An Interview with Rithy Panh
I Make Films to Give “Testimony”
Q: The behavior of the former guards was all based on facts, right? The four-minute one-cut scene left me trembling.
RP: Their gestures were things they actually did at that time. The order isn’t necessarily correct, but memory engraved within the body is very important. They aren’t proficient in expressing themselves through words, so gestures serve as the body’s way of speaking.
The gestures also contain things that were “taught.” These were beaten into them when they became guards. For example when taking prisoners for questioning, first the guards handcuffed them, then put on the blindfold and removed the shackles from their ankles. Any different order is impossible, and there’s no way the gestures are wrong. The order of gestures from daily life got mixed up, but actions that were trained had soaked into the body. Actions like pressing false charges, hitting a prisoner with a stick, or torture were all taught, so they reenacted them faithfully following the procedures. And then the wording they used came back. For example, the handcuffs usually used today are opened with keys, but the handcuffs used then were fastened with screws. So the expression for “taking off the handcuffs” becomes “undo the screw,” and that’s what they actually ended up saying. By placing their bodies within the S21 space, the language of the “body” returned.
Q: It’s wonderful filming without pretension or waste.
RP: The most important thing in filming is “time.” I don’t like short shots. I want to see and feel people “living” in the duration of shots that are as long as possible. “Silence” is also important. There’s an expression that “silence speaks,” which I think is very important.
So filming requires a crew that understands language. There wasn’t a cameraman like that in Cambodia, so I trained him that the rhythm of language is important, and that it’s impossible to film correctly unless you understand language. I constantly am saying that a good cameraman is someone who can make listening important. After finishing a day of filming and looking at what was shot, there were times when I admonished the cameraman, saying “you weren’t really listening right there, were you?” or “you couldn’t adjust to the other person’s rhythm right there.”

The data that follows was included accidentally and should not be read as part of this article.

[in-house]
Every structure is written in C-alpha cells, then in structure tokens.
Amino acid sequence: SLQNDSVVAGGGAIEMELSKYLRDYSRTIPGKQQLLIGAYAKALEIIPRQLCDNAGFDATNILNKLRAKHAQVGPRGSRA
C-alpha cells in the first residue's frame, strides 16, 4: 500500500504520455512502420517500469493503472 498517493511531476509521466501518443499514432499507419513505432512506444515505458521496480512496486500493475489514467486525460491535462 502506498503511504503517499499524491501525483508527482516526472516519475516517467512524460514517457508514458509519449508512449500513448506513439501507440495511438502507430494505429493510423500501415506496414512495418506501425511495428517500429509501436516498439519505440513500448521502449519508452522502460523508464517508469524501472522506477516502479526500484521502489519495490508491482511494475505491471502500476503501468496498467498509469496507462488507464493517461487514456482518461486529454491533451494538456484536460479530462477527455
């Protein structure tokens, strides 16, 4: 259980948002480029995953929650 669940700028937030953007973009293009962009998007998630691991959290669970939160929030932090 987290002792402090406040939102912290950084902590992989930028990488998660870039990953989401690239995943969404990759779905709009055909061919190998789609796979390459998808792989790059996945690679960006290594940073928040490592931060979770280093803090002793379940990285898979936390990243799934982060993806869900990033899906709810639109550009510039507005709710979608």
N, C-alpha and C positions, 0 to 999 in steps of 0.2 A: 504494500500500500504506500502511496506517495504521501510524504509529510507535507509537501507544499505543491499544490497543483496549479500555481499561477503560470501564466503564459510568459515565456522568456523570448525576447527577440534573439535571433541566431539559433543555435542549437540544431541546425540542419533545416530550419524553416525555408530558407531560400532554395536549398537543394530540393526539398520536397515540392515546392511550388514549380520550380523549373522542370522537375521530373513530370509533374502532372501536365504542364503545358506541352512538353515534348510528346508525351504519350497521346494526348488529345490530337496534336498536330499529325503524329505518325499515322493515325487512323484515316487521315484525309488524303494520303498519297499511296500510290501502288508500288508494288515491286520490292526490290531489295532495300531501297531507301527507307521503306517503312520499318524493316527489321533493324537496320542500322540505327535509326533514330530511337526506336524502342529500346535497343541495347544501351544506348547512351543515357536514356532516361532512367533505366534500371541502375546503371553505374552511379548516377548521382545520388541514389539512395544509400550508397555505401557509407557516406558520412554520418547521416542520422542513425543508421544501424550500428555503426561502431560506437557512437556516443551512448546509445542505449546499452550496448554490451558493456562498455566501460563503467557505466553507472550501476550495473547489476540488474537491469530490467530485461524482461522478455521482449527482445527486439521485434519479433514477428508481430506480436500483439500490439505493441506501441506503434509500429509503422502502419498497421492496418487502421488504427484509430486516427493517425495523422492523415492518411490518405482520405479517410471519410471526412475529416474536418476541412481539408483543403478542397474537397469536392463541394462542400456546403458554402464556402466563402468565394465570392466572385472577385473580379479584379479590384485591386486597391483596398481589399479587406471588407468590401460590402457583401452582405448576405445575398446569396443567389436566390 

Getting the appropriate height and distance is also important. For me the appropriate distance is where I can be touched by the subject, and if I want I could touch them, and on the other hand if they wanted to hit me, it’s a distance where they could hit me.
Q: The final shot is a wonderful conclusion.
RP: When I filmed the final shot, it was the rainy season. A really strong wind was starting up, lighting was beginning and everything around was covered with dust. I thought it would be possible to get a good shot, but we didn’t have a tripod so I put the camera on the ground. I didn’t know if the footage would be usable, but if I tried shooting handheld the camera shook. I absolutely never resign myself to blurriness because of the circumstances. I don’t accept that. In the end, I think that the camerawork has to be stable. I put the camera on the ground, pushed the start button, and that shot is what I filmed.
When the wind started swirling around the dust at that location, I intuited that precisely this scene would be appropriate for the ending. The phrase “In Memory” was something I thought of later. We had been visiting the former prison for three years, pursuing the “dust of memory.” We were battling against forgetting. The fight between “memory” and “forgetting” is extremely unequal, but my thinking is that there are two kinds of forgetting. There’s complete “nothing” where no records remain, and there’s forgetting that happens with records being left behind. I selected the latter. Leaving a record was absolutely necessary.
(Compiled by Kato Takanobu)
Interviewers: Kato Takanobu, Yabe Atsuko / Interpreter: Catherine Cadou
Photography: Yamazaki Ryo / Video: Kondo Yoko / 2003-10-13